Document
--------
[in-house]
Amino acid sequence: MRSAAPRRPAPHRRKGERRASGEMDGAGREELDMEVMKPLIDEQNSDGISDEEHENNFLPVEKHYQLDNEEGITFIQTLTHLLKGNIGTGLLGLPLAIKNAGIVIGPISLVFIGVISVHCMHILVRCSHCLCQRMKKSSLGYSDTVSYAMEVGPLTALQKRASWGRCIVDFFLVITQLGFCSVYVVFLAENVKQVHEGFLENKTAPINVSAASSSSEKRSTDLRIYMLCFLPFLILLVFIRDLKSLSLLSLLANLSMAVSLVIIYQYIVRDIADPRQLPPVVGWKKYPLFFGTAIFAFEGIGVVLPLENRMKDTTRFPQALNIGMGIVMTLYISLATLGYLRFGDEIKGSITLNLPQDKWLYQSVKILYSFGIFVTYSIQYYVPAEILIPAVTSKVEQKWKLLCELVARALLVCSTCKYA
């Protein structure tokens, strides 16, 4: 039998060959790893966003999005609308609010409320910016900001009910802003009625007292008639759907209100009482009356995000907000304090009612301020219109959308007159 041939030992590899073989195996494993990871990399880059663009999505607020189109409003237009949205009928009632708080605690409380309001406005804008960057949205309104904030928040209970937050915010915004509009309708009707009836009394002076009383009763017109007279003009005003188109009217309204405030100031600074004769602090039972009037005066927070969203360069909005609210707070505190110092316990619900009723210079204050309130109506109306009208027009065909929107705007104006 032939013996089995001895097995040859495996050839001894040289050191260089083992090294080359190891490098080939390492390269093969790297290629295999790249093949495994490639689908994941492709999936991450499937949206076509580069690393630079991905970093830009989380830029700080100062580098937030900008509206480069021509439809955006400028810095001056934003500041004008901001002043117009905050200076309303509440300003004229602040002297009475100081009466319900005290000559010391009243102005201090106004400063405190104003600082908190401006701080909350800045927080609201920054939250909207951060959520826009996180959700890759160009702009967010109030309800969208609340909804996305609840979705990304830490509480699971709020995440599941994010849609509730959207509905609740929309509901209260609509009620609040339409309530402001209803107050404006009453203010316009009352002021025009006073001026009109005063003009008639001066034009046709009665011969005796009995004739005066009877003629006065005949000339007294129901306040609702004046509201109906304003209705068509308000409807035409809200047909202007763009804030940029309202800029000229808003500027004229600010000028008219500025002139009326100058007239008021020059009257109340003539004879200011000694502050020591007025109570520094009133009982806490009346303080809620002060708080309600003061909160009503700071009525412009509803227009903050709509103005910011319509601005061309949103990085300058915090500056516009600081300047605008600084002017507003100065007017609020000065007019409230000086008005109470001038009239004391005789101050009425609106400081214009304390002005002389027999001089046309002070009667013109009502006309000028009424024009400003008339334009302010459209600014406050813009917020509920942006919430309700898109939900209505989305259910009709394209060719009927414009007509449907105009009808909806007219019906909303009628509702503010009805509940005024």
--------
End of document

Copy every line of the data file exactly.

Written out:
[in-house]
Amino acid sequence: MRSAAPRRPAPHRRKGERRASGEMDGAGREELDMEVMKPLIDEQNSDGISDEEHENNFLPVEKHYQLDNEEGITFIQTLTHLLKGNIGTGLLGLPLAIKNAGIVIGPISLVFIGVISVHCMHILVRCSHCLCQRMKKSSLGYSDTVSYAMEVGPLTALQKRASWGRCIVDFFLVITQLGFCSVYVVFLAENVKQVHEGFLENKTAPINVSAASSSSEKRSTDLRIYMLCFLPFLILLVFIRDLKSLSLLSLLANLSMAVSLVIIYQYIVRDIADPRQLPPVVGWKKYPLFFGTAIFAFEGIGVVLPLENRMKDTTRFPQALNIGMGIVMTLYISLATLGYLRFGDEIKGSITLNLPQDKWLYQSVKILYSFGIFVTYSIQYYVPAEILIPAVTSKVEQKWKLLCELVARALLVCSTCKYA
């Protein structure tokens, strides 16, 4: 039998060959790893966003999005609308609010409320910016900001009910802003009625007292008639759907209100009482009356995000907000304090009612301020219109959308007159 041939030992590899073989195996494993990871990399880059663009999505607020189109409003237009949205009928009632708080605690409380309001406005804008960057949205309104904030928040209970937050915010915004509009309708009707009836009394002076009383009763017109007279003009005003188109009217309204405030100031600074004769602090039972009037005066927070969203360069909005609210707070505190110092316990619900009723210079204050309130109506109306009208027009065909929107705007104006 032939013996089995001895097995040859495996050839001894040289050191260089083992090294080359190891490098080939390492390269093969790297290629295999790249093949495994490639689908994941492709999936991450499937949206076509580069690393630079991905970093830009989380830029700080100062580098937030900008509206480069021509439809955006400028810095001056934003500041004008901001002043117009905050200076309303509440300003004229602040002297009475100081009466319900005290000559010391009243102005201090106004400063405190104003600082908190401006701080909350800045927080609201920054939250909207951060959520826009996180959700890759160009702009967010109030309800969208609340909804996305609840979705990304830490509480699971709020995440599941994010849609509730959207509905609740929309509901209260609509009620609040339409309530402001209803107050404006009453203010316009009352002021025009006073001026009109005063003009008639001066034009046709009665011969005796009995004739005066009877003629006065005949000339007294129901306040609702004046509201109906304003209705068509308000409807035409809200047909202007763009804030940029309202800029000229808003500027004229600010000028008219500025002139009326100058007239008021020059009257109340003539004879200011000694502050020591007025109570520094009133009982806490009346303080809620002060708080309600003061909160009503700071009525412009509803227009903050709509103005910011319509601005061309949103990085300058915090500056516009600081300047605008600084002017507003100065007017609020000065007019409230000086008005109470001038009239004391005789101050009425609106400081214009304390002005002389027999001089046309002070009667013109009502006309000028009424024009400003008339334009302010459209600014406050813009917020509920942006919430309700898109939900209505989305259910009709394209060719009927414009007509449907105009009808909806007219019906909303009628509702503010009805509940005024």